I suppose what really is happening every morning is an example of faith. I was a double degree student at Oberlin, Jazz and Religion (until I realized I was being redundant), so matters of the spirit have always been central to my personal and artistic missions. The idea of faith in a biblical sense always seemed too distant to me, Job, Abraham and the other Old Testament characters have this weight of the ages, the dust of mythology that disconnects them from much of modern life. In fact, I would argue that modernity prefers ‘blind faith’ in lieu of real faith because it is easy, quick and ready to package and sell.
The very essence of faith for me is the freedom to doubt, to question, to risk not believing in what you have spent your life persuing. To have nakedly faced those choices and risk entropy and still continue on the hard path… Let me tell you my brothers and sisters, weather its dealing with an ailment, the loss of a loved one, struggles with career (in my case the perils of the modern ‘jazz’ career) etc., that is FAITH.
So, each morning I awake and think ‘is this the day I walk away from it all’ and everyday I pass the test and continue on, through the lack of gigs or teaching opportunities, the financial struggles, the failure to get that job, gig, tour, review, grant, big chance to share my passion for music with anyone who will listen.
However, along the way, there are these experiences that just vibrate with faith and validate completely everything in my life up to that moment.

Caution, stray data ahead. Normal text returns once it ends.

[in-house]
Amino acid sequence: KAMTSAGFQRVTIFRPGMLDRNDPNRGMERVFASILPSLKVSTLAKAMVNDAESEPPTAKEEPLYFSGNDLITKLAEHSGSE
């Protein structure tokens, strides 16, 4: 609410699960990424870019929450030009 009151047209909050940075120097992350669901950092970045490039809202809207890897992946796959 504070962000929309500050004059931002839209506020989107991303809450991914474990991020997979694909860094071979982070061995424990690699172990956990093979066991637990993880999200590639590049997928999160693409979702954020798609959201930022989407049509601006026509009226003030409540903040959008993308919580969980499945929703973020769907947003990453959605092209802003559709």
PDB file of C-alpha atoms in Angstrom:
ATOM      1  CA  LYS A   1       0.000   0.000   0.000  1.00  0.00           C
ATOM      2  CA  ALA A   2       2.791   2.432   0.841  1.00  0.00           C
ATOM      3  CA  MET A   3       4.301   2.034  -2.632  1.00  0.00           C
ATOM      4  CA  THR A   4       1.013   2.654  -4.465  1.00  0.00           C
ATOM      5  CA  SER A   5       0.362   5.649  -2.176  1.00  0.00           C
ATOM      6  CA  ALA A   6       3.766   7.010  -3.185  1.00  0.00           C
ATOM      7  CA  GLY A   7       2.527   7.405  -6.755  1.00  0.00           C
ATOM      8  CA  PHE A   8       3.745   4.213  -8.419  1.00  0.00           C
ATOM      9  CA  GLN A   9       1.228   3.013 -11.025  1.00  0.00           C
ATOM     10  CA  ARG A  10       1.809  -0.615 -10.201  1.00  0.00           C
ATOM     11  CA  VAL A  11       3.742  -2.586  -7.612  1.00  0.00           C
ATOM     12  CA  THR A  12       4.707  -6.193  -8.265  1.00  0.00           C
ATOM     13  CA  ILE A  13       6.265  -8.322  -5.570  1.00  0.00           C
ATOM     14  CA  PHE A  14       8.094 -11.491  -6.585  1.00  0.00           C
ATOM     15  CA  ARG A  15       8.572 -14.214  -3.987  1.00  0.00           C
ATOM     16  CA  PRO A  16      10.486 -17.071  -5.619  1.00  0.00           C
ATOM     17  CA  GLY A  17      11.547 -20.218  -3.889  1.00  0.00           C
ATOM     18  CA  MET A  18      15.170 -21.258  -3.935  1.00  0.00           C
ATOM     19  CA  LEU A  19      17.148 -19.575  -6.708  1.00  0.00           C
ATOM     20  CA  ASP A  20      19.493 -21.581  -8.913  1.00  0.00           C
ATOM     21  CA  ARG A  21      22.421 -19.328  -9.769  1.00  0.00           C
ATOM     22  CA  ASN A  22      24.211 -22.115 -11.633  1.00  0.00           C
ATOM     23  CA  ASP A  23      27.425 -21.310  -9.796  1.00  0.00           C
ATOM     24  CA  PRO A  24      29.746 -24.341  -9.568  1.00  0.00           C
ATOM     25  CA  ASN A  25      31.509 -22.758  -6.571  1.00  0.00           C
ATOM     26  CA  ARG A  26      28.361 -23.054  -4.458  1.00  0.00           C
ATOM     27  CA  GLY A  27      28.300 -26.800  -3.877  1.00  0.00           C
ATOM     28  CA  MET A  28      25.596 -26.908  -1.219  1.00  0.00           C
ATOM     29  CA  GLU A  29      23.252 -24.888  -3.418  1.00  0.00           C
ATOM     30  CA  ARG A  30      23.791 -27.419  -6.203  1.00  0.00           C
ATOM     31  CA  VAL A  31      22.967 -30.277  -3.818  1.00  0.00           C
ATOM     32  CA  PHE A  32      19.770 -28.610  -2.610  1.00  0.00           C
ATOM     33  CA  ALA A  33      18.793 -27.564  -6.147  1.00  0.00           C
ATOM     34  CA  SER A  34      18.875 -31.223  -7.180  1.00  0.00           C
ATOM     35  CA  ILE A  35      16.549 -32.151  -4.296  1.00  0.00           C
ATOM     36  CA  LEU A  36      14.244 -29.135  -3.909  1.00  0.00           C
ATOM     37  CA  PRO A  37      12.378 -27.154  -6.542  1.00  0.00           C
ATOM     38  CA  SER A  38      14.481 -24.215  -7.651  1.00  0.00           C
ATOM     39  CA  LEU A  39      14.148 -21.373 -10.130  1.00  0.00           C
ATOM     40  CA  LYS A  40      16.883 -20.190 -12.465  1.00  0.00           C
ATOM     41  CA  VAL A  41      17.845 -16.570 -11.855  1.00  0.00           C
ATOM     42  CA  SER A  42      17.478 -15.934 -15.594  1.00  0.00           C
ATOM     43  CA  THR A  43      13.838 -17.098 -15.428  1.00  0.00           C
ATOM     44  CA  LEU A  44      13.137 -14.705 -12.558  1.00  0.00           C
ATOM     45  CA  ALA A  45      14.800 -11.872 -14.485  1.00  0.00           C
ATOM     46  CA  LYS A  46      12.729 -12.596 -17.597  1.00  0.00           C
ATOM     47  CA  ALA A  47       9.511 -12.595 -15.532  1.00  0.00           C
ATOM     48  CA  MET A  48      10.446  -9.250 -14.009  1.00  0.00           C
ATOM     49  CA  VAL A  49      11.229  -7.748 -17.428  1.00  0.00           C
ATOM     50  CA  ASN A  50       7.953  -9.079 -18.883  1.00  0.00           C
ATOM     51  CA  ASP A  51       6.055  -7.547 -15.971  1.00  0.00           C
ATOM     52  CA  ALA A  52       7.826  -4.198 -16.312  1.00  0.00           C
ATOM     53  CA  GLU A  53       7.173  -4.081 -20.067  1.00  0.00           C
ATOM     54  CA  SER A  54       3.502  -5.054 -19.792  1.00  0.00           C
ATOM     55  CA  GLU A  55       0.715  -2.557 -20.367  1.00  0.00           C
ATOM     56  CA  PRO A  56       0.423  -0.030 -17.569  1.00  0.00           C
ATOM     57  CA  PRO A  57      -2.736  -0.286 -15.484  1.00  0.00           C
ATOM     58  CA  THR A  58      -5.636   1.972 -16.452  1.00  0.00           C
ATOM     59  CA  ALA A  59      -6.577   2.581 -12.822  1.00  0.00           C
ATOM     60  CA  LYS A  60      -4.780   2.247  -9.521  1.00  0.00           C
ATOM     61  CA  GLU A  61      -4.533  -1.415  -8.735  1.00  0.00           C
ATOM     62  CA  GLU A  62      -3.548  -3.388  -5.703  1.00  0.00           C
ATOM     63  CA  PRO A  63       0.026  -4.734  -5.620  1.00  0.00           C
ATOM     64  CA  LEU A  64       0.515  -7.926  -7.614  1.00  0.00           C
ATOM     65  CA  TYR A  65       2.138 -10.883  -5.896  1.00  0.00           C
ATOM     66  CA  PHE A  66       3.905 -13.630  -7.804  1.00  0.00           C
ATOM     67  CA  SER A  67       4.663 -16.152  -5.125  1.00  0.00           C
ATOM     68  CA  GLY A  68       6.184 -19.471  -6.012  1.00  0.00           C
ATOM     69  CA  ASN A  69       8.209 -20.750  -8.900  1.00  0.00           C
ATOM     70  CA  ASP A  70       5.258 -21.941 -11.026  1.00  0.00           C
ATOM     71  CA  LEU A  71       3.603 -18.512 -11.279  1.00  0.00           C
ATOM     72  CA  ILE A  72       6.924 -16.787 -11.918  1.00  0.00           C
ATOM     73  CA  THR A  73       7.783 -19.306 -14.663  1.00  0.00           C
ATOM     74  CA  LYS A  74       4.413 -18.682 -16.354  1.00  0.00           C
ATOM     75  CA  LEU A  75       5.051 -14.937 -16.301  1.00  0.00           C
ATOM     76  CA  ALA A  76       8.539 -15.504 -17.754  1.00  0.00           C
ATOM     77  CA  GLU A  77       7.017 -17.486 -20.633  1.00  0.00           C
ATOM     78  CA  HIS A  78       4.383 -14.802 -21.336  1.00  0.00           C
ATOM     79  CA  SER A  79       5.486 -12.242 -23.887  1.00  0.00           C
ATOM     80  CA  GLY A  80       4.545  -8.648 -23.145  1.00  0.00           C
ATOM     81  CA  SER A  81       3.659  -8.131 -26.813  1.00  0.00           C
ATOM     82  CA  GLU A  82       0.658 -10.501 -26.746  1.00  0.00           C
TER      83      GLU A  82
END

Case is point. December 19th the night of the memorial concert here in Boston for John Tchicai. I was blessed to befriend John through Garrison Fewell. I was lucky to perform with John in Garrison’s Variable Density Sound Orchestra a few times in NYC and Boston. We all had some memorable musical exchanges as well as some classic conversations accompanied by good food and even better wine.
The week before the concert was shocking, my dear friend and six-string intergalactic sonic soul mate, Garrison was diagnosed with cancer and admitted to the hospital for surgery. This was after several days of severe pain, including one Sunday where we all (Garrison, Todd Brunel, Jerry Sabatini, Curt Newton, Jacob William, Charlie Kohlhase was in absentia, and myself) were rehearsing for the concert. Garrison played through the pain, in fact the music seemed to numb it, at least for the few hours we were working. In this regard, I believe (being a Pythagorean, and somewhat of a mystic in my spare time) music has potential healing properties; that in fact music is an energy (vibrations… its science look it up) that can be used for good or evil. Three thousand years of trance music (from whirling Dervishes, to Gregorian monks, to Coltrane and Sun Ra) can’t be wrong. All music has power and it always has, we just forget it from time to time.
Ultimately we had to play the concert without the bandleader, but we all rose to the call of the spirit and played from a deep and personal place. A wonderful thing happened that night, as we played this amazing music by our departed friend John Tchicai it was clear that it was a celebration OF a life in music well lived. However, more importantly it became evident that the music was FOR Garrison. The dead don’t need music, the living do, and that night we played to heal one of our own, to heal ourselves, and to feel with every vibration on our fingers, lips and hands what faith is.
The night ended with cheers and a standing ovation, I believe we all felt something of the mystic power of music that night. Included in this blog are three clips, comprising the entirety of the music portion of the concert. The music speaks for itself. Thank you John for the sonic avenues to traverse and thank you to all the musicians who played that night as conduits of faith.